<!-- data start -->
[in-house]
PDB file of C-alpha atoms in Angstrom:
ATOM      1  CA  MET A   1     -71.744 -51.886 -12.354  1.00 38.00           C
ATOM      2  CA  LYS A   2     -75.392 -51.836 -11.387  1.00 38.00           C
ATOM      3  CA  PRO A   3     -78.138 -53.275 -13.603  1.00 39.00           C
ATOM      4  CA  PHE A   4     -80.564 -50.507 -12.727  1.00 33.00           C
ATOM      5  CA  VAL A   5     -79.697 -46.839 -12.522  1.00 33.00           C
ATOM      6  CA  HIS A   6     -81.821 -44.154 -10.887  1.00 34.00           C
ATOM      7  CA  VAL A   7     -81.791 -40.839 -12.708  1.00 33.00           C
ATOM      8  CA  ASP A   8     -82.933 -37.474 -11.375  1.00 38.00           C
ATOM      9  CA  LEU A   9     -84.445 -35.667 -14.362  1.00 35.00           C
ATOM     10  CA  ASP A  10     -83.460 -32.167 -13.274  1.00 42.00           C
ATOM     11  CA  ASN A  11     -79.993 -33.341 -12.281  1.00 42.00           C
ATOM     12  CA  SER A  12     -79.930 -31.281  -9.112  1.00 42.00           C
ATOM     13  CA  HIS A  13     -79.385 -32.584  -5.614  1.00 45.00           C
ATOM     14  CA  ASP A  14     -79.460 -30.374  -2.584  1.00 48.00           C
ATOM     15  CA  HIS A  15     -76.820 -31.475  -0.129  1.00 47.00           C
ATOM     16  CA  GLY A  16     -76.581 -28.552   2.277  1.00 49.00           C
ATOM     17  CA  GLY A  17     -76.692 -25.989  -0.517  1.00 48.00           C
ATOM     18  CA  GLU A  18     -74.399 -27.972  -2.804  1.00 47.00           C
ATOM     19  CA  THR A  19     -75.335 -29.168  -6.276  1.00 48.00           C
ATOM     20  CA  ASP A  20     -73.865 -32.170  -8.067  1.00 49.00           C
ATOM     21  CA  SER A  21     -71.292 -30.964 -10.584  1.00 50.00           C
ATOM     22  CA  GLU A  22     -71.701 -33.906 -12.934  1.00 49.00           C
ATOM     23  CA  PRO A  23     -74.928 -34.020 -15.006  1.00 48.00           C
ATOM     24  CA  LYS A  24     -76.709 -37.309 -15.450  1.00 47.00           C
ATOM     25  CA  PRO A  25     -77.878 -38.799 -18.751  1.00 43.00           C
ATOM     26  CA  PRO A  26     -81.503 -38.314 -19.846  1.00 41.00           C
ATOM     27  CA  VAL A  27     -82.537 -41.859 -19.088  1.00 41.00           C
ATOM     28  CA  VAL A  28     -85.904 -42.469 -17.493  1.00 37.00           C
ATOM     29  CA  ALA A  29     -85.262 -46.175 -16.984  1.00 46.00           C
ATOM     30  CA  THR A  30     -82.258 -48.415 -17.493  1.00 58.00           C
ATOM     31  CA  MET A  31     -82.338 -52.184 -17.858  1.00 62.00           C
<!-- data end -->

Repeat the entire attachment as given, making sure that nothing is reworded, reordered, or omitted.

[in-house]
PDB file of C-alpha atoms in Angstrom:
ATOM      1  CA  MET A   1     -71.744 -51.886 -12.354  1.00 38.00           C
ATOM      2  CA  LYS A   2     -75.392 -51.836 -11.387  1.00 38.00           C
ATOM      3  CA  PRO A   3     -78.138 -53.275 -13.603  1.00 39.00           C
ATOM      4  CA  PHE A   4     -80.564 -50.507 -12.727  1.00 33.00           C
ATOM      5  CA  VAL A   5     -79.697 -46.839 -12.522  1.00 33.00           C
ATOM      6  CA  HIS A   6     -81.821 -44.154 -10.887  1.00 34.00           C
ATOM      7  CA  VAL A   7     -81.791 -40.839 -12.708  1.00 33.00           C
ATOM      8  CA  ASP A   8     -82.933 -37.474 -11.375  1.00 38.00           C
ATOM      9  CA  LEU A   9     -84.445 -35.667 -14.362  1.00 35.00           C
ATOM     10  CA  ASP A  10     -83.460 -32.167 -13.274  1.00 42.00           C
ATOM     11  CA  ASN A  11     -79.993 -33.341 -12.281  1.00 42.00           C
ATOM     12  CA  SER A  12     -79.930 -31.281  -9.112  1.00 42.00           C
ATOM     13  CA  HIS A  13     -79.385 -32.584  -5.614  1.00 45.00           C
ATOM     14  CA  ASP A  14     -79.460 -30.374  -2.584  1.00 48.00           C
ATOM     15  CA  HIS A  15     -76.820 -31.475  -0.129  1.00 47.00           C
ATOM     16  CA  GLY A  16     -76.581 -28.552   2.277  1.00 49.00           C
ATOM     17  CA  GLY A  17     -76.692 -25.989  -0.517  1.00 48.00           C
ATOM     18  CA  GLU A  18     -74.399 -27.972  -2.804  1.00 47.00           C
ATOM     19  CA  THR A  19     -75.335 -29.168  -6.276  1.00 48.00           C
ATOM     20  CA  ASP A  20     -73.865 -32.170  -8.067  1.00 49.00           C
ATOM     21  CA  SER A  21     -71.292 -30.964 -10.584  1.00 50.00           C
ATOM     22  CA  GLU A  22     -71.701 -33.906 -12.934  1.00 49.00           C
ATOM     23  CA  PRO A  23     -74.928 -34.020 -15.006  1.00 48.00           C
ATOM     24  CA  LYS A  24     -76.709 -37.309 -15.450  1.00 47.00           C
ATOM     25  CA  PRO A  25     -77.878 -38.799 -18.751  1.00 43.00           C
ATOM     26  CA  PRO A  26     -81.503 -38.314 -19.846  1.00 41.00           C
ATOM     27  CA  VAL A  27     -82.537 -41.859 -19.088  1.00 41.00           C
ATOM     28  CA  VAL A  28     -85.904 -42.469 -17.493  1.00 37.00           C
ATOM     29  CA  ALA A  29     -85.262 -46.175 -16.984  1.00 46.00           C
ATOM     30  CA  THR A  30     -82.258 -48.415 -17.493  1.00 58.00           C
ATOM     31  CA  MET A  31     -82.338 -52.184 -17.858  1.00 62.00           C